Prerequisites

# Factoring Polynomials

### Learning Objectives

In this section students will:

- Factor the greatest common factor of a polynomial.
- Factor a trinomial.
- Factor by grouping.
- Factor a perfect square trinomial.
- Factor a difference of squares.
- Factor the sum and difference of cubes.
- Factor expressions using fractional or negative exponents.

Imagine that we are trying to find the area of a lawn so that we can determine how much grass seed to purchase. The lawn is the green portion in (Figure).

The area of the entire region can be found using the formula for the area of a rectangle.

The areas of the portions that do not require grass seed need to be subtracted from the area of the entire region. The two square regions each have an area ofunits^{2}. The other rectangular region has one side of lengthand one side of lengthgiving an area ofunits^{2}. So the region that must be subtracted has an area ofunits^{2}.

The area of the region that requires grass seed is found by subtractingunits^{2}. This area can also be expressed in factored form asunits^{2}. We can confirm that this is an equivalent expression by multiplying.

Many polynomial expressions can be written in simpler forms by factoring. In this section, we will look at a variety of methods that can be used to factor polynomial expressions.

### Factoring the Greatest Common Factor of a Polynomial

When we study fractions, we learn that the greatest common factor (GCF) of two numbers is the largest number that divides evenly into both numbers. For instance,is the GCF ofandbecause it is the largest number that divides evenly into bothandThe GCF of polynomials works the same way:is the GCF ofandbecause it is the largest polynomial that divides evenly into bothand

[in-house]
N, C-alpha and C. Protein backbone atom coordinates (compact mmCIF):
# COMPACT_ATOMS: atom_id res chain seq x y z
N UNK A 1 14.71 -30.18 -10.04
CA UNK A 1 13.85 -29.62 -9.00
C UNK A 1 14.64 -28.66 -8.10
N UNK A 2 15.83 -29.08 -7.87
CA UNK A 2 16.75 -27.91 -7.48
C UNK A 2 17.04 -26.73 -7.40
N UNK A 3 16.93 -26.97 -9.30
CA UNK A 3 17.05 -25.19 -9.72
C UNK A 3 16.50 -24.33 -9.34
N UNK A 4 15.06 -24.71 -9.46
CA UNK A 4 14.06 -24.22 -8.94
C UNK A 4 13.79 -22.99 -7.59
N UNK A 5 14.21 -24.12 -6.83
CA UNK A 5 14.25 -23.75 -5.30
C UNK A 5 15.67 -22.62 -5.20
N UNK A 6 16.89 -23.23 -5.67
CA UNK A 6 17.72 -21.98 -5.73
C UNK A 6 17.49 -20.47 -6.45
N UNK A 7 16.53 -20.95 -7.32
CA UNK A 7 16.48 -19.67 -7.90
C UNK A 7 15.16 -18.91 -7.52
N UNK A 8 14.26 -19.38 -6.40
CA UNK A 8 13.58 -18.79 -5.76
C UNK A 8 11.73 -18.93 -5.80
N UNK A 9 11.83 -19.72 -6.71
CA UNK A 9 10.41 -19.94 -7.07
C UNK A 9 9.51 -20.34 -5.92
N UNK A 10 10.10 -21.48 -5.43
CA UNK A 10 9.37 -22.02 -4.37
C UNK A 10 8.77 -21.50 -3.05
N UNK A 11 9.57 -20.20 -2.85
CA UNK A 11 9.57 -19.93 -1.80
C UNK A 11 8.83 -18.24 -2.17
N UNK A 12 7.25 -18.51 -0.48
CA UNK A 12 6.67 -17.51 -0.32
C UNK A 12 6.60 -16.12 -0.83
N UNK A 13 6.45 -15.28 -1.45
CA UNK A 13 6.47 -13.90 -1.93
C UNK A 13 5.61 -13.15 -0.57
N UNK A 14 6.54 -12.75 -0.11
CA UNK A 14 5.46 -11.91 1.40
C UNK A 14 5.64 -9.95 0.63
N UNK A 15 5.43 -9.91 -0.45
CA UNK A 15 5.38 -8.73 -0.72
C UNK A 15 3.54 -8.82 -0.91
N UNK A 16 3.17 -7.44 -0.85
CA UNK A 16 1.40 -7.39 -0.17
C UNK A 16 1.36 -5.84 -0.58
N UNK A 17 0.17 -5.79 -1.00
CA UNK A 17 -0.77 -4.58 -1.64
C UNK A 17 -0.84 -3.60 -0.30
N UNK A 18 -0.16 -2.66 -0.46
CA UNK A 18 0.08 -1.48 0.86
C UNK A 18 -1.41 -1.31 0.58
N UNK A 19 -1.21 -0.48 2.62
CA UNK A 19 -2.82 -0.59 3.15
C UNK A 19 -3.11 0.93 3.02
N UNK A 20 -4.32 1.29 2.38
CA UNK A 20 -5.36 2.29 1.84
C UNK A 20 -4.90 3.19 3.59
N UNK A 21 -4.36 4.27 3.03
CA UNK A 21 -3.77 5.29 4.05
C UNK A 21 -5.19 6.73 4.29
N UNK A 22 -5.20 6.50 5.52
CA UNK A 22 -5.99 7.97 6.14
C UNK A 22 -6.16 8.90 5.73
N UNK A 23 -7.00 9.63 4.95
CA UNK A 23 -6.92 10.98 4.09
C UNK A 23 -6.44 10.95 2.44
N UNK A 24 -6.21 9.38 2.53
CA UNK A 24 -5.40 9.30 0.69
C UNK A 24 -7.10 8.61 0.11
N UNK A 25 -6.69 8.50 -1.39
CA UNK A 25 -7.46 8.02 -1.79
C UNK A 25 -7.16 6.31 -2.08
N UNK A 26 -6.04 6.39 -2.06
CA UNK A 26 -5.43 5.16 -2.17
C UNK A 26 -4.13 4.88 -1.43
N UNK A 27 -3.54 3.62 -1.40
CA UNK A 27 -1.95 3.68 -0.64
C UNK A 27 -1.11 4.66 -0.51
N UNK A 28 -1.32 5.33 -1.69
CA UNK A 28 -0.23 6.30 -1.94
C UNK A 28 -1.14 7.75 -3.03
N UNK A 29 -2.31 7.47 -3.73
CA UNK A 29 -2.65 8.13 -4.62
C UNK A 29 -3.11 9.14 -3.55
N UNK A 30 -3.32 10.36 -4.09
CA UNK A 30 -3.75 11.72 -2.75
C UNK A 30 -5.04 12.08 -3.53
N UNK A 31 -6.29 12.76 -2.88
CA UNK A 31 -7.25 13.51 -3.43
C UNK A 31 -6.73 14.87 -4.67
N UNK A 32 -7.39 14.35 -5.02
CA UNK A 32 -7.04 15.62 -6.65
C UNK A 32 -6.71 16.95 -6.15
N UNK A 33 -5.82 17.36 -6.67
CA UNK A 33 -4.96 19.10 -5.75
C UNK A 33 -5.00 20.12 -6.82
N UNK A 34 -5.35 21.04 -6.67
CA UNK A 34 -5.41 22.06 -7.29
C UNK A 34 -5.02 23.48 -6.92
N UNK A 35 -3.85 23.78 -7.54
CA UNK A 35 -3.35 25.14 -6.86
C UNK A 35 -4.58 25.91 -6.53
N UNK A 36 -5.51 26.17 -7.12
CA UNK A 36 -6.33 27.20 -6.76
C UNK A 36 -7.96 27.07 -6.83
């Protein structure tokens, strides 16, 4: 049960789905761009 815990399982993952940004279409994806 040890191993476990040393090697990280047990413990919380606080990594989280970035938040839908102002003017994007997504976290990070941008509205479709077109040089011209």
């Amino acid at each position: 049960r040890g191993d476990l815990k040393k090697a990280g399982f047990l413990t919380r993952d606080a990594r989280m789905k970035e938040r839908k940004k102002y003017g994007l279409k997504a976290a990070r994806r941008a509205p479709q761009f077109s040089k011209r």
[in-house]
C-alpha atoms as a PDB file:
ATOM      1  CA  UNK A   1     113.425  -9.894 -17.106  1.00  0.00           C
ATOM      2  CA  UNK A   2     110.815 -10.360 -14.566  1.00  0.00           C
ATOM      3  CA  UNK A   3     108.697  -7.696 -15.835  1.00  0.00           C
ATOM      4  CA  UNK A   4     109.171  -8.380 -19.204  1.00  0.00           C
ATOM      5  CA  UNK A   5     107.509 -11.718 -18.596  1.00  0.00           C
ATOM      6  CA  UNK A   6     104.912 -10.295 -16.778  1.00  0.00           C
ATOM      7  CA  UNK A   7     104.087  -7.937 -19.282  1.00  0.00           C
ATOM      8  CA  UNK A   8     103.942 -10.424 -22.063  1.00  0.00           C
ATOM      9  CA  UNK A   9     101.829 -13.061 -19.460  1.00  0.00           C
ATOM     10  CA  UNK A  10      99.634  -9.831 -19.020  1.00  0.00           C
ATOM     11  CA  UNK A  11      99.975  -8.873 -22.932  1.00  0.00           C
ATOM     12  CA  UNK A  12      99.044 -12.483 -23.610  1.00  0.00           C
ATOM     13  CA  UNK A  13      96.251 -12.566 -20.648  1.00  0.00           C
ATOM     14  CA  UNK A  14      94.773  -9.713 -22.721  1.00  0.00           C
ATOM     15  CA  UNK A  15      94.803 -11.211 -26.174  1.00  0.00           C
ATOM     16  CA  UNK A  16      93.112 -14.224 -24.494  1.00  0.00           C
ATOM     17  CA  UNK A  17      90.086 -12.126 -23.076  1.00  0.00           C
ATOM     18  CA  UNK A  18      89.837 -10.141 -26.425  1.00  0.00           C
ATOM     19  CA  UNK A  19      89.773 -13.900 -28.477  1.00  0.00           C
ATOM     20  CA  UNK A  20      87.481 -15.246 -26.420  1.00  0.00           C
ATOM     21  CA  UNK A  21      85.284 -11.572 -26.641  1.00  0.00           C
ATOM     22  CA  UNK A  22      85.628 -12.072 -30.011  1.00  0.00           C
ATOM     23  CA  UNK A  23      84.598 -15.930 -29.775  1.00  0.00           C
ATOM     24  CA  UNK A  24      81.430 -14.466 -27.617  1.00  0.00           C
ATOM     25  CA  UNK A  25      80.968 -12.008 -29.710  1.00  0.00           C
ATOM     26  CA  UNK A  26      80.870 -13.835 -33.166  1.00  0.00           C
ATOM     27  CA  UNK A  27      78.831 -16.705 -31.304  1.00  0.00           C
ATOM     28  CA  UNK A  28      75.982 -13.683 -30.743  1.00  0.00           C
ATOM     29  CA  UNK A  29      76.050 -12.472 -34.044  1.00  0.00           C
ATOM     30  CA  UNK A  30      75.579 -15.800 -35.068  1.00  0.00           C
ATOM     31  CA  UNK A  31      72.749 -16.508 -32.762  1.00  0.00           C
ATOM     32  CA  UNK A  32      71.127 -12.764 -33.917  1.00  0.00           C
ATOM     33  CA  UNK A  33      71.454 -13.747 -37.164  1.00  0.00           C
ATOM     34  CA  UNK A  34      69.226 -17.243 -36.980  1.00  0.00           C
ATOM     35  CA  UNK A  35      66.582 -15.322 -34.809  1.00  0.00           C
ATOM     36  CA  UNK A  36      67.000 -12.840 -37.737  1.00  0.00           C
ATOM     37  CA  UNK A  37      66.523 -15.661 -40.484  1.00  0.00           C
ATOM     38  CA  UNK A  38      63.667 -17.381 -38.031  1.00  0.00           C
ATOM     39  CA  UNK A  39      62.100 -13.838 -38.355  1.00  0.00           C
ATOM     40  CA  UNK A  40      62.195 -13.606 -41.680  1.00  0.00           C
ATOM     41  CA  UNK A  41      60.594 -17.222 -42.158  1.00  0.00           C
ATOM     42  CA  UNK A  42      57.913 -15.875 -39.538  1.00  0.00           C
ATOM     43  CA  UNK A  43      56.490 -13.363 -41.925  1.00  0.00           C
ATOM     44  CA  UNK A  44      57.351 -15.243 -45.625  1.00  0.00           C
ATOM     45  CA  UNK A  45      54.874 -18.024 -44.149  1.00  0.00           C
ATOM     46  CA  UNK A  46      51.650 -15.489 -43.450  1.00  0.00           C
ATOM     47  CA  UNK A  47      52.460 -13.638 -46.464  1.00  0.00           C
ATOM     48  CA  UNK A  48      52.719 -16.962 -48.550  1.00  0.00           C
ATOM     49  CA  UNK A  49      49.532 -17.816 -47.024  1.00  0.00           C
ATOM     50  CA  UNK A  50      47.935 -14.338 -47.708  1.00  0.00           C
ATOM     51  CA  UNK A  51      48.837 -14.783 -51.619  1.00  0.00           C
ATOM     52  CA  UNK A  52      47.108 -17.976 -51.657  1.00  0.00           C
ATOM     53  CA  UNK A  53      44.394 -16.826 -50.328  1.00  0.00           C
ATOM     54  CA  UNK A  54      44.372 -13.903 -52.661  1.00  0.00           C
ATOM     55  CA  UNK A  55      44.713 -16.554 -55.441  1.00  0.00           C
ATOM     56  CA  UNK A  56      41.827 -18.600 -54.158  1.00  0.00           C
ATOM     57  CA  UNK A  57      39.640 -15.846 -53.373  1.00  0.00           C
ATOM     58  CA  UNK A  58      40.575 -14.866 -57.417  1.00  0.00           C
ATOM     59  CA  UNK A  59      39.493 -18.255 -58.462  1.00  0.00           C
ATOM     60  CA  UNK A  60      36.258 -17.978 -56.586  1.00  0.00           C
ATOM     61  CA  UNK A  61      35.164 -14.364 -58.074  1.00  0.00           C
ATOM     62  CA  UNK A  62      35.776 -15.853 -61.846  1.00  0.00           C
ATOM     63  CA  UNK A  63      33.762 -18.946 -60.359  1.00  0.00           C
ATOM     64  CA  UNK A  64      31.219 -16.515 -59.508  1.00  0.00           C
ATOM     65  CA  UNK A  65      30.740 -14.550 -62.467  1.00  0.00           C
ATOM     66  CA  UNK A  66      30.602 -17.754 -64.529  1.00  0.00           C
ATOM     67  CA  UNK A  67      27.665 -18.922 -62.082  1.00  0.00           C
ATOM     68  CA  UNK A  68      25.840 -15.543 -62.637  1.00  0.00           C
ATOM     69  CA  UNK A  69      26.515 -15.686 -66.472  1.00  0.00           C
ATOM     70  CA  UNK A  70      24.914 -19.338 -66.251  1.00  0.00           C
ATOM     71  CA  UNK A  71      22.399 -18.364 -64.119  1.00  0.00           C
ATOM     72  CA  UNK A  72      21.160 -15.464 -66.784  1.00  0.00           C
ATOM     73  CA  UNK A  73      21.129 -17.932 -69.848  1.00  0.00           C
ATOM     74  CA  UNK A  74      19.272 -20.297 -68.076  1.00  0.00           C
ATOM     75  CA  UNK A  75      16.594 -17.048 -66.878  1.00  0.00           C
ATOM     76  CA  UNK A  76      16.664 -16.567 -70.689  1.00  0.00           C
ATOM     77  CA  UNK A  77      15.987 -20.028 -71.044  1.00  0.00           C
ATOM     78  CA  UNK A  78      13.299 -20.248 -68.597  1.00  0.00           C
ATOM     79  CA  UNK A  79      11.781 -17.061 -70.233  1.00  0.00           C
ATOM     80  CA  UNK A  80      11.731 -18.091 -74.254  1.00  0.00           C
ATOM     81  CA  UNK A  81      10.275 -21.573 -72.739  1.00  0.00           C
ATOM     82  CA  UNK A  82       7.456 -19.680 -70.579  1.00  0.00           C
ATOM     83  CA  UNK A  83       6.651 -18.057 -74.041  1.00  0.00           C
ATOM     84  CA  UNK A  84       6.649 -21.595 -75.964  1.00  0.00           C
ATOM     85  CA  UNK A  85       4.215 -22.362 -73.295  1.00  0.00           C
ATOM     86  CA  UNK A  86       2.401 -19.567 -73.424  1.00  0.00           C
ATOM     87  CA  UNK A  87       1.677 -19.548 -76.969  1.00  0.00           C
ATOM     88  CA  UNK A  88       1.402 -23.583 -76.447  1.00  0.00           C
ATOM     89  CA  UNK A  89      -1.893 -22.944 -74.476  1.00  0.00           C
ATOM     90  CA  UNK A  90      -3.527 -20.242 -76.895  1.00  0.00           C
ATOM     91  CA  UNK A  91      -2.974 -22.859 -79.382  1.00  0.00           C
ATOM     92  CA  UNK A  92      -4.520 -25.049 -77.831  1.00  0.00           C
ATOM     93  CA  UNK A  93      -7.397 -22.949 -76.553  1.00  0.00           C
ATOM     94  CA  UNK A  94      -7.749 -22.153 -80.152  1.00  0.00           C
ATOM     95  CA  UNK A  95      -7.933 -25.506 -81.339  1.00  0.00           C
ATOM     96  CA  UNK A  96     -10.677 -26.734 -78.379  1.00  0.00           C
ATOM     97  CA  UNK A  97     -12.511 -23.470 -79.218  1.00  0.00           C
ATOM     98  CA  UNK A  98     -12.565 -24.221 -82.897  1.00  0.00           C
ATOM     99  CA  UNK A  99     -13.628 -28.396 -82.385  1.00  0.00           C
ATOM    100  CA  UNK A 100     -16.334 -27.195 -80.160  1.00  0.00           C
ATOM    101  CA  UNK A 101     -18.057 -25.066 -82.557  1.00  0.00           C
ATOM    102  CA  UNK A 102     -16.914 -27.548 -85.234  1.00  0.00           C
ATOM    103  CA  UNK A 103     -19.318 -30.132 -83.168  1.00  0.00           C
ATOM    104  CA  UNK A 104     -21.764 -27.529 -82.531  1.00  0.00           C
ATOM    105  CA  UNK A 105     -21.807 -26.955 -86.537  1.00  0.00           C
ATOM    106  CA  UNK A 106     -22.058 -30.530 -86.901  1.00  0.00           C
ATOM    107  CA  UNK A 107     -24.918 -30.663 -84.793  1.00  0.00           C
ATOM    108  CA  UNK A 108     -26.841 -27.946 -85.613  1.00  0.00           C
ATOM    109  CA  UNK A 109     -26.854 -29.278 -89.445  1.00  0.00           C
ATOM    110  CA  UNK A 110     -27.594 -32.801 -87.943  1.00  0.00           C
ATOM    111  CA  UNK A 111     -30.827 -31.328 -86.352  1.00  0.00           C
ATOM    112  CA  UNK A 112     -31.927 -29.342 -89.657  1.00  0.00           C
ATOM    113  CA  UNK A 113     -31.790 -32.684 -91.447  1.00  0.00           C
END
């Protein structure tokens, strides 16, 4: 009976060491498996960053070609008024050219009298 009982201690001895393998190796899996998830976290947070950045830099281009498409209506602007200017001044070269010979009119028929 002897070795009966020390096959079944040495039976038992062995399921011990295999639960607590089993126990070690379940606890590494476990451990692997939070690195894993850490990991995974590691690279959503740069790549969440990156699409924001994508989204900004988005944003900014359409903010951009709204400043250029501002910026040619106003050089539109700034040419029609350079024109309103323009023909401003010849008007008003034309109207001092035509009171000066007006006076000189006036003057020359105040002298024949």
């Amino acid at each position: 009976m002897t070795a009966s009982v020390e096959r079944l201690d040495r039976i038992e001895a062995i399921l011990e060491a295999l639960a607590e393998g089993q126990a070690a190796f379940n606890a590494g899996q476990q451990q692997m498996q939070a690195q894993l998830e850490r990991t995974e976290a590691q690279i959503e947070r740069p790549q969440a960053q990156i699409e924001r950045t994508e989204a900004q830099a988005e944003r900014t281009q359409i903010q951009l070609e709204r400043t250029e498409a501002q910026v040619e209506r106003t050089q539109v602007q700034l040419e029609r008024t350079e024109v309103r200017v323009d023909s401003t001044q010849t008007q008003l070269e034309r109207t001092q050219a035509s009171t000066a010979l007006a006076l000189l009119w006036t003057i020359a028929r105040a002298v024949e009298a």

When factoring a polynomial expression, our first step should be to check for a GCF. Look for the GCF of the coefficients, and then look for the GCF of the variables.

### Greatest Common Factor

The greatest common factor (GCF) of polynomials is the largest polynomial that divides evenly into the polynomials.

### How To

**Given a polynomial expression, factor out the greatest common factor.
**

- Identify the GCF of the coefficients.
- Identify the GCF of the variables.
- Combine to find the GCF of the expression.
- Determine what the GCF needs to be multiplied by to obtain each term in the expression.
- Write the factored expression as the product of the GCF and the sum of the terms we need to multiply by.

### Factoring the Greatest Common Factor

Factor

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First, find the GCF of the expression. The GCF ofandisThe GCF ofandis(Note that the GCF of a set of expressions in the formwill always be the exponent of lowest degree.) And the GCF ofandisCombine these to find the GCF of the polynomial,

Next, determine what the GCF needs to be multiplied by to obtain each term of the polynomial. We find thatand

Finally, write the factored expression as the product of the GCF and the sum of the terms we needed to multiply by.

#### Analysis

After factoring, we can check our work by multiplying. Use the distributive property to confirm that

### Try It

Factorby pulling out the GCF.

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### Factoring a Trinomial with Leading Coefficient 1

Although we should always begin by looking for a GCF, pulling out the GCF is not the only way that polynomial expressions can be factored. The polynomialhas a GCF of 1, but it can be written as the product of the factorsand

Trinomials of the formcan be factored by finding two numbers with a product ofand a sum ofThe trinomialfor example, can be factored using the numbersandbecause the product of those numbers isand their sum isThe trinomial can be rewritten as the product ofand

### Factoring a Trinomial with Leading Coefficient 1

A trinomial of the formcan be written in factored form aswhereand

**Can every trinomial be factored as a product of binomials?**

*No. Some polynomials cannot be factored. These polynomials are said to be prime.*

### How To

**Given a trinomial in the formfactor it.**

- List factors of
- Findanda pair of factors ofwith a sum of
- Write the factored expression

### Factoring a Trinomial with Leading Coefficient 1

Factor

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We have a trinomial with leading coefficientandWe need to find two numbers with a product ofand a sum ofIn (Figure), we list factors until we find a pair with the desired sum.

Factors of | Sum of Factors |
---|---|

14 | |

2 |

Now that we have identifiedandasandwrite the factored form as[/hidden-answer]

#### Analysis

We can check our work by multiplying. Use FOIL to confirm that

**Does the order of the factors matter?**

*No. Multiplication is commutative, so the order of the factors does not matter.*

### Try It

Factor

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### Factoring by Grouping